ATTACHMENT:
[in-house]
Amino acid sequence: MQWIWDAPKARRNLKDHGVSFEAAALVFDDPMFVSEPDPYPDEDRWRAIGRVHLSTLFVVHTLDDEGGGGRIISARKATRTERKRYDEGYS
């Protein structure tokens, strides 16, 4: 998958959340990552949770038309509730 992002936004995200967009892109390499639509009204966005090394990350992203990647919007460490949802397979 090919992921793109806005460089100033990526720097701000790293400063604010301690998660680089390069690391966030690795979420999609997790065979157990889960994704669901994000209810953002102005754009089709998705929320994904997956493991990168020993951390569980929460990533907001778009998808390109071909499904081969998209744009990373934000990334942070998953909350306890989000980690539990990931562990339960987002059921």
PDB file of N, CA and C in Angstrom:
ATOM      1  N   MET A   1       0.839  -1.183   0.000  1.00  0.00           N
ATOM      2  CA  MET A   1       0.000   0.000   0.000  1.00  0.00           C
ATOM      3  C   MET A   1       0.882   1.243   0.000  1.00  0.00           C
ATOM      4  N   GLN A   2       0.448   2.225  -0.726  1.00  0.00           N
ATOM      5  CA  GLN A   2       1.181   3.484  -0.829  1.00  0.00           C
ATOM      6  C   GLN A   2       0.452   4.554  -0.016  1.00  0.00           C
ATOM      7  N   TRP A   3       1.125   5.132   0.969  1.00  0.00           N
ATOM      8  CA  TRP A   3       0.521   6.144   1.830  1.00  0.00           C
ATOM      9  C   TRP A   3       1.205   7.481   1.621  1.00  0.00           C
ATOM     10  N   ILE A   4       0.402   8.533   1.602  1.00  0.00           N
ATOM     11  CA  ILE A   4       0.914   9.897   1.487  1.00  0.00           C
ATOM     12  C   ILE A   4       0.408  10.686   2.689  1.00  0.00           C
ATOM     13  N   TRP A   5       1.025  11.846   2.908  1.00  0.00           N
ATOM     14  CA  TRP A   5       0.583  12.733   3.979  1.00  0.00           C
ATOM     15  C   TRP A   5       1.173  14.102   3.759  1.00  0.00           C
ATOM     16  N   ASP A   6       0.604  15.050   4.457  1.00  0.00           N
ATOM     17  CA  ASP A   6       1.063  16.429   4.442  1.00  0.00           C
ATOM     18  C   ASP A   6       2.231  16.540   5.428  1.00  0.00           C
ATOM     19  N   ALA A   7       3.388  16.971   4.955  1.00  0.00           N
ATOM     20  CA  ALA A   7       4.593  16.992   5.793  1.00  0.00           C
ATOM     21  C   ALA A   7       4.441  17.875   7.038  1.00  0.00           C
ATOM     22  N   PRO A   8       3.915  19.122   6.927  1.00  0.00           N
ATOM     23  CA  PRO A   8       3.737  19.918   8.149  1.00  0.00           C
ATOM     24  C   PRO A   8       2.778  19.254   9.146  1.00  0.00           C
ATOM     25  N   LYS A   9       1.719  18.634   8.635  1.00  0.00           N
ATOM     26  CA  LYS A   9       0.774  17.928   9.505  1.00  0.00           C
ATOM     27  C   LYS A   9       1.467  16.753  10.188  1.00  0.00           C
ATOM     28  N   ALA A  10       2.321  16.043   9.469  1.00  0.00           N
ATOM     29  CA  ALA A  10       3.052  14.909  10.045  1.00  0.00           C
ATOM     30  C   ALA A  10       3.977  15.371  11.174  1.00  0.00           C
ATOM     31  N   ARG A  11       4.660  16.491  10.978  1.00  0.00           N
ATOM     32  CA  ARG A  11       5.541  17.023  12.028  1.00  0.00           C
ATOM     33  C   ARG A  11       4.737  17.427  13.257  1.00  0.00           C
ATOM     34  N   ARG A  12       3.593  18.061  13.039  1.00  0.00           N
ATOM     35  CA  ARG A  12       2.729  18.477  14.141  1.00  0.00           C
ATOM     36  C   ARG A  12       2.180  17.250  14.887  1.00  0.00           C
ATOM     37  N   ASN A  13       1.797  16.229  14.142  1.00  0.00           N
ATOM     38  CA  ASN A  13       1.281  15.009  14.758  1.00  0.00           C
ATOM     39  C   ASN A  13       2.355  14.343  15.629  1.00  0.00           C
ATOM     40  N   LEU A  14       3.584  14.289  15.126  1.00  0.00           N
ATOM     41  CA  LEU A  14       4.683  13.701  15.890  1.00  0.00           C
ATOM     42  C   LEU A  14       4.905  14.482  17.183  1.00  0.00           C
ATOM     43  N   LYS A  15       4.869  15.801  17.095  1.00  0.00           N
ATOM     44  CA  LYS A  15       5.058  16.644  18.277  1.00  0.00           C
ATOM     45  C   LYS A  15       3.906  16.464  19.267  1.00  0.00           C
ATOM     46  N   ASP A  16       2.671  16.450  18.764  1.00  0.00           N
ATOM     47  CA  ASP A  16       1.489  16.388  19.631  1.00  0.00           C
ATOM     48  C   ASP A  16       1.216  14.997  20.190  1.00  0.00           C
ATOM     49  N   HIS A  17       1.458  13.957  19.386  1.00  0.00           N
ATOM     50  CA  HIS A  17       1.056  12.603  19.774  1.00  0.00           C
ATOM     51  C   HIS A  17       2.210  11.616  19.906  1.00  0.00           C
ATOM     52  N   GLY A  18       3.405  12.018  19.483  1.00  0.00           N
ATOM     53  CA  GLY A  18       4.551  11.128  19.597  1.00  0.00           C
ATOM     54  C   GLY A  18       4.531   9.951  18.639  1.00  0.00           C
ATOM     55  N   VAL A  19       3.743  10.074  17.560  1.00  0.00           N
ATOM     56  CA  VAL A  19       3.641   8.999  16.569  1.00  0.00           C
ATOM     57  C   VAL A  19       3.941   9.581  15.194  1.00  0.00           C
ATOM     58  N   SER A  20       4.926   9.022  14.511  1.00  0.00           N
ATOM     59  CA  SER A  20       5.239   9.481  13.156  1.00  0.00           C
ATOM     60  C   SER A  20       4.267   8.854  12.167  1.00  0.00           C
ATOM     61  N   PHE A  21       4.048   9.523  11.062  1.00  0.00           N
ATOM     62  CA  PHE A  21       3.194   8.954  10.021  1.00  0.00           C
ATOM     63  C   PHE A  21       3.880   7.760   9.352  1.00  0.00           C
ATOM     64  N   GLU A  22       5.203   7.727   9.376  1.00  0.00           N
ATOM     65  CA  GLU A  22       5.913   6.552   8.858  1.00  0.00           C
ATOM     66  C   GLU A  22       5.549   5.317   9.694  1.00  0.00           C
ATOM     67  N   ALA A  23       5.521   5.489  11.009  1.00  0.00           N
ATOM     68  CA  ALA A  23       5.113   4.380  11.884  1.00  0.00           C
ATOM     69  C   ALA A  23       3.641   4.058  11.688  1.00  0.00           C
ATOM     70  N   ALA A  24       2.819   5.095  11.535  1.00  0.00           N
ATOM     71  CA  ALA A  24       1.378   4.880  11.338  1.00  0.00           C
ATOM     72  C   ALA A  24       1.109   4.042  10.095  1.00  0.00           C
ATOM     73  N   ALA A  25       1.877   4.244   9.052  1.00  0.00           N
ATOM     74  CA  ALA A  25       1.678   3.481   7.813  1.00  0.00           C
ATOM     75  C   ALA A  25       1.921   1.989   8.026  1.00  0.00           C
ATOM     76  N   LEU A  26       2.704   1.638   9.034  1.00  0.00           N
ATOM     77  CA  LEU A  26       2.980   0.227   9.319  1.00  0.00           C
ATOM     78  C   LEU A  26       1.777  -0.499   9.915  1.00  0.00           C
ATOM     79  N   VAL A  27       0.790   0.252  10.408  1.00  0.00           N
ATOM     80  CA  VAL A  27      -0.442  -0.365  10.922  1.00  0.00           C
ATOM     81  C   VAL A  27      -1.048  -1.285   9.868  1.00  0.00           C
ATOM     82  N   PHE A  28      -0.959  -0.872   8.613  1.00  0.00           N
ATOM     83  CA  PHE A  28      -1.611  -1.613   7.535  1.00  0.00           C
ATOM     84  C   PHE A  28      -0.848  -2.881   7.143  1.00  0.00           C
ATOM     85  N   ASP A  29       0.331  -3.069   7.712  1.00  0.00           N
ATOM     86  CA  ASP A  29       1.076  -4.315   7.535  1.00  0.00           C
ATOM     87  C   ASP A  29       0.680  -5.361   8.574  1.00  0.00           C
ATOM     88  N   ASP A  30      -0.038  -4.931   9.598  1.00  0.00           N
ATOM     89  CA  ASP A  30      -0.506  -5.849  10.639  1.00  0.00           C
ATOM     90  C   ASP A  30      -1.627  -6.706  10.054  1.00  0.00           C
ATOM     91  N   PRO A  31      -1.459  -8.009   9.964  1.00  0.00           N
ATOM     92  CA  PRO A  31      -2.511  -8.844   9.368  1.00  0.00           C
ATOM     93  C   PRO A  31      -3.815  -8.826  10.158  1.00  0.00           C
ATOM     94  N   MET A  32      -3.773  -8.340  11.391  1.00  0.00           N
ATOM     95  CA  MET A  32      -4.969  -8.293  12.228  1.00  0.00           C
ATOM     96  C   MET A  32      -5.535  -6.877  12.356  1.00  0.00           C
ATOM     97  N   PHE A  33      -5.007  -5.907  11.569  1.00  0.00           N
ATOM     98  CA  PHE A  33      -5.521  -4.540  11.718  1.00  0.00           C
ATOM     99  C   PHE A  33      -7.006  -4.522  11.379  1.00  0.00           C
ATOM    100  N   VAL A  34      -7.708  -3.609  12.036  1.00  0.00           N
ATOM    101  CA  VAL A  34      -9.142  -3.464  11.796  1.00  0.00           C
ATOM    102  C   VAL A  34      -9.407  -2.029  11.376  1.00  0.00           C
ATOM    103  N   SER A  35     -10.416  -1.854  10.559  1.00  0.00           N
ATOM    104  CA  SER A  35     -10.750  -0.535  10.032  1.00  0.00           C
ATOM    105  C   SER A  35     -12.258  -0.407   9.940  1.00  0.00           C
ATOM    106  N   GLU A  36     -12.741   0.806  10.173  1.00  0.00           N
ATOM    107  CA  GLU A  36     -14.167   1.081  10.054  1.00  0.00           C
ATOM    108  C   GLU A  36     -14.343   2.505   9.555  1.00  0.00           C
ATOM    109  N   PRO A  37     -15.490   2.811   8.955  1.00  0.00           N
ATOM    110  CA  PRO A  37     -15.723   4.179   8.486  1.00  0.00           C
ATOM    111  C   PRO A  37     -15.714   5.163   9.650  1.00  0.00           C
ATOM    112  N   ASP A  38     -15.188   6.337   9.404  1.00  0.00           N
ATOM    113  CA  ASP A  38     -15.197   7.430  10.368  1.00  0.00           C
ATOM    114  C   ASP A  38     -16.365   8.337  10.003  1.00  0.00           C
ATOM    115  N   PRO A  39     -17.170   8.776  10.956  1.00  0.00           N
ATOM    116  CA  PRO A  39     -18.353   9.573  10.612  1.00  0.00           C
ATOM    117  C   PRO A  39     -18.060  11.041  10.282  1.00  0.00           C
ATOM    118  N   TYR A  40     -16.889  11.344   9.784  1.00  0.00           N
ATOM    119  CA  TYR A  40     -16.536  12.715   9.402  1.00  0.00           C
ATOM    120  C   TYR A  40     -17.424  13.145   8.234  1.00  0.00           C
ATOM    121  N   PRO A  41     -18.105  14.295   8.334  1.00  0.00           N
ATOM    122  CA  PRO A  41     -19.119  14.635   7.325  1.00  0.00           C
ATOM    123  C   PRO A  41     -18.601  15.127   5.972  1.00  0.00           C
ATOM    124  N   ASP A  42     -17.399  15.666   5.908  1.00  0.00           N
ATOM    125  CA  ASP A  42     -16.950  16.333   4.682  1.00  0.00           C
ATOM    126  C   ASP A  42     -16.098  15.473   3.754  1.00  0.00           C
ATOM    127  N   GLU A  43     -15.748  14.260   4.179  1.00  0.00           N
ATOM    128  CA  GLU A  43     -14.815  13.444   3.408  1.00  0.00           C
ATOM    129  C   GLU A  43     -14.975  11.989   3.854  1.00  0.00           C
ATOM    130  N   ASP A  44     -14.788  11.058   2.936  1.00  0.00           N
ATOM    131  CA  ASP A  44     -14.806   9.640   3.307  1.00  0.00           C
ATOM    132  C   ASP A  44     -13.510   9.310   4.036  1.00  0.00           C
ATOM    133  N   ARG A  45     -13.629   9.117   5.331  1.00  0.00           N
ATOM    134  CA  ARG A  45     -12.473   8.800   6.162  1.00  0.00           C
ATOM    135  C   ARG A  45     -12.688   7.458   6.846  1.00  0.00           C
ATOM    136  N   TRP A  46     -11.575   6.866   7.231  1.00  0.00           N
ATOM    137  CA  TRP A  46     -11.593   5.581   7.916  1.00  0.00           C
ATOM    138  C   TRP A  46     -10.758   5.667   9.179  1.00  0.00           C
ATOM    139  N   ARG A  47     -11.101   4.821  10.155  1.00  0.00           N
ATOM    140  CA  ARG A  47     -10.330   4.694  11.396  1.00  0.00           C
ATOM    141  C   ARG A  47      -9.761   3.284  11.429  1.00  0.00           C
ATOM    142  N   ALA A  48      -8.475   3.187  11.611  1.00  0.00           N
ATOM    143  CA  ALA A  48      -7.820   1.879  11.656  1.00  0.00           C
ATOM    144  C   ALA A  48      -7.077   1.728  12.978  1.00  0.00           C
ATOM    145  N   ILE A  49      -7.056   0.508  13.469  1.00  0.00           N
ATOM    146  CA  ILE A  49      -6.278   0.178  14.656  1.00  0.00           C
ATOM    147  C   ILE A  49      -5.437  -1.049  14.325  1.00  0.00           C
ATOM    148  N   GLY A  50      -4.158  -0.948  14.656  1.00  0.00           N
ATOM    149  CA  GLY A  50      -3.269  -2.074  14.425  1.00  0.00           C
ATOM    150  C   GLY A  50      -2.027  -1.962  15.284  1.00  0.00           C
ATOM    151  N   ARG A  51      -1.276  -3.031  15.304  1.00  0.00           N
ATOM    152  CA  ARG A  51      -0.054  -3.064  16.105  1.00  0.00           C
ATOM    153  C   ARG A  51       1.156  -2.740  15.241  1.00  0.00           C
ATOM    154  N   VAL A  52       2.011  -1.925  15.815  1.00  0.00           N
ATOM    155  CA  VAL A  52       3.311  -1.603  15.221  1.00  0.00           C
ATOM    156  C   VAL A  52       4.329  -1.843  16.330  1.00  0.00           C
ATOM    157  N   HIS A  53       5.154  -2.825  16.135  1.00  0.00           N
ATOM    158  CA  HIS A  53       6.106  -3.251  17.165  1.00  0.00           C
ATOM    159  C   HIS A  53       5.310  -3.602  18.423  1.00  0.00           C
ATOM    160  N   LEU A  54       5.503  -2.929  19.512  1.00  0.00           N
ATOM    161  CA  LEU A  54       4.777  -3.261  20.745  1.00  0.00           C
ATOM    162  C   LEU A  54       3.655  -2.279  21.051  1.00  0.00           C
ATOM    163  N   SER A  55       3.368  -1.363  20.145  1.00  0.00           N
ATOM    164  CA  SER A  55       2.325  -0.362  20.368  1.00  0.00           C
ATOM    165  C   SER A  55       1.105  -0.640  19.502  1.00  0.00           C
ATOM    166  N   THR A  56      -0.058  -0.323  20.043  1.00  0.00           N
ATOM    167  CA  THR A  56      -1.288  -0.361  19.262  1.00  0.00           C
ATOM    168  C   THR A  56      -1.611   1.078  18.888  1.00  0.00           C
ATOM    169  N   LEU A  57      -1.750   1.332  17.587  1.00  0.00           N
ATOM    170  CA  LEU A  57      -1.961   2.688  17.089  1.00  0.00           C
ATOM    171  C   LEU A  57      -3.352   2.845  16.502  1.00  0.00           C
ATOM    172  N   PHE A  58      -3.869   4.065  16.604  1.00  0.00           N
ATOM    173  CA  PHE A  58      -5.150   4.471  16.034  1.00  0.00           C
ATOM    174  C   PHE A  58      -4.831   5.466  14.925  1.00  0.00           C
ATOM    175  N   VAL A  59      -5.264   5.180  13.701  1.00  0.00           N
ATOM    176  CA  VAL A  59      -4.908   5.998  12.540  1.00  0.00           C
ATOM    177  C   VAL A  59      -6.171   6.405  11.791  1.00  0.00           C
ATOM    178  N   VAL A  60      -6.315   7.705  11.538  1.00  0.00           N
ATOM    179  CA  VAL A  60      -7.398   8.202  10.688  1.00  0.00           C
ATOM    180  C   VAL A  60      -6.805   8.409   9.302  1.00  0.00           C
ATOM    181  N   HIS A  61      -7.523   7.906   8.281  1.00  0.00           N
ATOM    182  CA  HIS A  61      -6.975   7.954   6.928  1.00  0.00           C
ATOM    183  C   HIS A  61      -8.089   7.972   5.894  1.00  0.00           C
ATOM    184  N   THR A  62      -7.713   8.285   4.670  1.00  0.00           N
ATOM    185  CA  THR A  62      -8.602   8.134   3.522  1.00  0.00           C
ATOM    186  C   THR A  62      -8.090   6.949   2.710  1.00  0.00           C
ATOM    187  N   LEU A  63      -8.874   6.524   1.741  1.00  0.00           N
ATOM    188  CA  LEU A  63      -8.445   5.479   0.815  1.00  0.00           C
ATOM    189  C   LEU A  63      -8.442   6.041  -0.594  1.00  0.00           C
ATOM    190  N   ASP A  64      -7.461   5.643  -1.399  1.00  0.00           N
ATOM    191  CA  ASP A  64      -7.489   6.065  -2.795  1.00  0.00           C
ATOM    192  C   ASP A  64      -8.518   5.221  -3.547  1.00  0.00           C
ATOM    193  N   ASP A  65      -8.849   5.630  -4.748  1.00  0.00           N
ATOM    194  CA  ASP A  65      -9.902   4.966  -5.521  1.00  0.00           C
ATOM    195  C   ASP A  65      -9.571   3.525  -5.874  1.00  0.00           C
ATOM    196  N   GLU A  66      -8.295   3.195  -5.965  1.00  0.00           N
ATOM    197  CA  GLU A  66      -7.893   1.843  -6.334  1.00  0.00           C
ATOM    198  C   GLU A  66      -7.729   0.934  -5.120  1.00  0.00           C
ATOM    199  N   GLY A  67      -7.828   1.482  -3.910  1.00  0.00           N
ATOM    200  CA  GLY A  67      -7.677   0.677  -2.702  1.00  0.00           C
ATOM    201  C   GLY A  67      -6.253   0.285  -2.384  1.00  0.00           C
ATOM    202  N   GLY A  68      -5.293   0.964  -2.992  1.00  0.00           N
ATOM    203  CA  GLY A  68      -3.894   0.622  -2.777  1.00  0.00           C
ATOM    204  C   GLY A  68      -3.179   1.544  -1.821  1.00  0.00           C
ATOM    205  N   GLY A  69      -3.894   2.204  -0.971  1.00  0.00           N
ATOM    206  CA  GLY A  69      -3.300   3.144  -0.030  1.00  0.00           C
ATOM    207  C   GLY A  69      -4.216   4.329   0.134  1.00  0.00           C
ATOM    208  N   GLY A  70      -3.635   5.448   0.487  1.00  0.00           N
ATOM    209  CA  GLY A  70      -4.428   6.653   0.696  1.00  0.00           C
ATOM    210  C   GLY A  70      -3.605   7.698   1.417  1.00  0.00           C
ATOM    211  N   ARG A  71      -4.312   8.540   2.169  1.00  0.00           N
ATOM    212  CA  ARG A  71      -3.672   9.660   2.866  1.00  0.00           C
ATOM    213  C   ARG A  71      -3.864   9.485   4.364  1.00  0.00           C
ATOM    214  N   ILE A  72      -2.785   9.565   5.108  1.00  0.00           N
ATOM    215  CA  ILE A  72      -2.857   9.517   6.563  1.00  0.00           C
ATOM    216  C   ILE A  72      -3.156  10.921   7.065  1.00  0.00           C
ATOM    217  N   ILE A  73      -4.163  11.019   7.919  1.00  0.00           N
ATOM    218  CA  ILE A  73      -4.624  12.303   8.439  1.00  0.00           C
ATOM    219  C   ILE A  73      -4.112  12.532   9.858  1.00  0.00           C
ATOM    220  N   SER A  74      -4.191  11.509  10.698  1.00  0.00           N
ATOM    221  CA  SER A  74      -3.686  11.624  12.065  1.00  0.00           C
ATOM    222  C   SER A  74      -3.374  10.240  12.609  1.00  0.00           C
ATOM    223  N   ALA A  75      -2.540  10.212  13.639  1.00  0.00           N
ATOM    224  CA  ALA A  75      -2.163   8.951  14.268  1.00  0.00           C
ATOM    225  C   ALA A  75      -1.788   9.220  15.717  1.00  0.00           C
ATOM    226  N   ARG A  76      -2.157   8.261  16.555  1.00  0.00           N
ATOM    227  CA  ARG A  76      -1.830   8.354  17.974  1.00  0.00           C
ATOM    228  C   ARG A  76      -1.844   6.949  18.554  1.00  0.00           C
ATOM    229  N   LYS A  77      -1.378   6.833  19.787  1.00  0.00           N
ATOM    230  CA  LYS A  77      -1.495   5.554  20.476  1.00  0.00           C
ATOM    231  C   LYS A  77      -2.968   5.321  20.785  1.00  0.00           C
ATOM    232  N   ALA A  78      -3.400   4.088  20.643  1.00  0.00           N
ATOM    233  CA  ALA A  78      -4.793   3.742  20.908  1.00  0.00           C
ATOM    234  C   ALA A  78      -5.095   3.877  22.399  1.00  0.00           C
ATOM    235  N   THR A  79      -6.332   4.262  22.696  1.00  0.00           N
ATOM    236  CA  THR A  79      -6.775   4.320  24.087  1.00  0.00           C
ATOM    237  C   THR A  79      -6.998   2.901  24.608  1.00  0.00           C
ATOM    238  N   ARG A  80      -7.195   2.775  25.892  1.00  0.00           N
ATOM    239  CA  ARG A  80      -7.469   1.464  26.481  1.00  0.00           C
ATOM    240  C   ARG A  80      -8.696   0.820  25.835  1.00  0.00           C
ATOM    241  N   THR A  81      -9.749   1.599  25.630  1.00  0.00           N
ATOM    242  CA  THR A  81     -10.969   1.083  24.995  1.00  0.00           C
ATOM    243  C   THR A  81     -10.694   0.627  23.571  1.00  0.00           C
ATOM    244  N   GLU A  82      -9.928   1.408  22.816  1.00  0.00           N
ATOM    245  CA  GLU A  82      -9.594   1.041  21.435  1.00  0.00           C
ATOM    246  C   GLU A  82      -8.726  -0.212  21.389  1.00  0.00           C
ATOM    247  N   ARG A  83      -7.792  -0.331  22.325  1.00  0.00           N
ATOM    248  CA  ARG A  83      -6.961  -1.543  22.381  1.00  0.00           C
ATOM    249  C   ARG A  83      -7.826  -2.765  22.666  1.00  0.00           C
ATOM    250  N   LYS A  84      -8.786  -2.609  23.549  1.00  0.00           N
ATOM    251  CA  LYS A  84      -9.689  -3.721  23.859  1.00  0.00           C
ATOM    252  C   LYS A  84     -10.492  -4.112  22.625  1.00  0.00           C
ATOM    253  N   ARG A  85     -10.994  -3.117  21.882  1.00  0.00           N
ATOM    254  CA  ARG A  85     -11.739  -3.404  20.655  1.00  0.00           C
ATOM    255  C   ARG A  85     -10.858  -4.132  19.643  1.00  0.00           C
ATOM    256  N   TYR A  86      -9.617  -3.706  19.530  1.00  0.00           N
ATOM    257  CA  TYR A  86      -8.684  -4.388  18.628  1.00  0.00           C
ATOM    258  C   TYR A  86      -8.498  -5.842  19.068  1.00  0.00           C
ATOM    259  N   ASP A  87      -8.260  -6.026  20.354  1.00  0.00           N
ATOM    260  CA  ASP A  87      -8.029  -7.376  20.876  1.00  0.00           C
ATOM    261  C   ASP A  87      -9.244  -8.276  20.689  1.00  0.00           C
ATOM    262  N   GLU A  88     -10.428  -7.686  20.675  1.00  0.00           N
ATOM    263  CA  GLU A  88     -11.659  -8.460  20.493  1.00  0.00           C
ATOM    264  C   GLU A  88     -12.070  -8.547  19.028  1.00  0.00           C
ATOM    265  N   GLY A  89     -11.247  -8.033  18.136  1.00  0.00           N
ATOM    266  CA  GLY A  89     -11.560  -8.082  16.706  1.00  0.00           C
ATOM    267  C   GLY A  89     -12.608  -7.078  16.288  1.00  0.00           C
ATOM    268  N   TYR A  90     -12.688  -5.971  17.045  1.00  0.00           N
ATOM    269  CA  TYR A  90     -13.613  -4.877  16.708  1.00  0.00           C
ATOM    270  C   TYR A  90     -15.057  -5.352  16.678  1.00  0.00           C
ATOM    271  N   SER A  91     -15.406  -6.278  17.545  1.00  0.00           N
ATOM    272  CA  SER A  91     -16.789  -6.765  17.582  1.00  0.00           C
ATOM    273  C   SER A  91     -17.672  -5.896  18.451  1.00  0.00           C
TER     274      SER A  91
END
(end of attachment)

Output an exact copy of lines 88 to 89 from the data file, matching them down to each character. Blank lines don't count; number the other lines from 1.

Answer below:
ATOM     84  C   PHE A  28      -0.848  -2.881   7.143  1.00  0.00           C
ATOM     85  N   ASP A  29       0.331  -3.069   7.712  1.00  0.00           N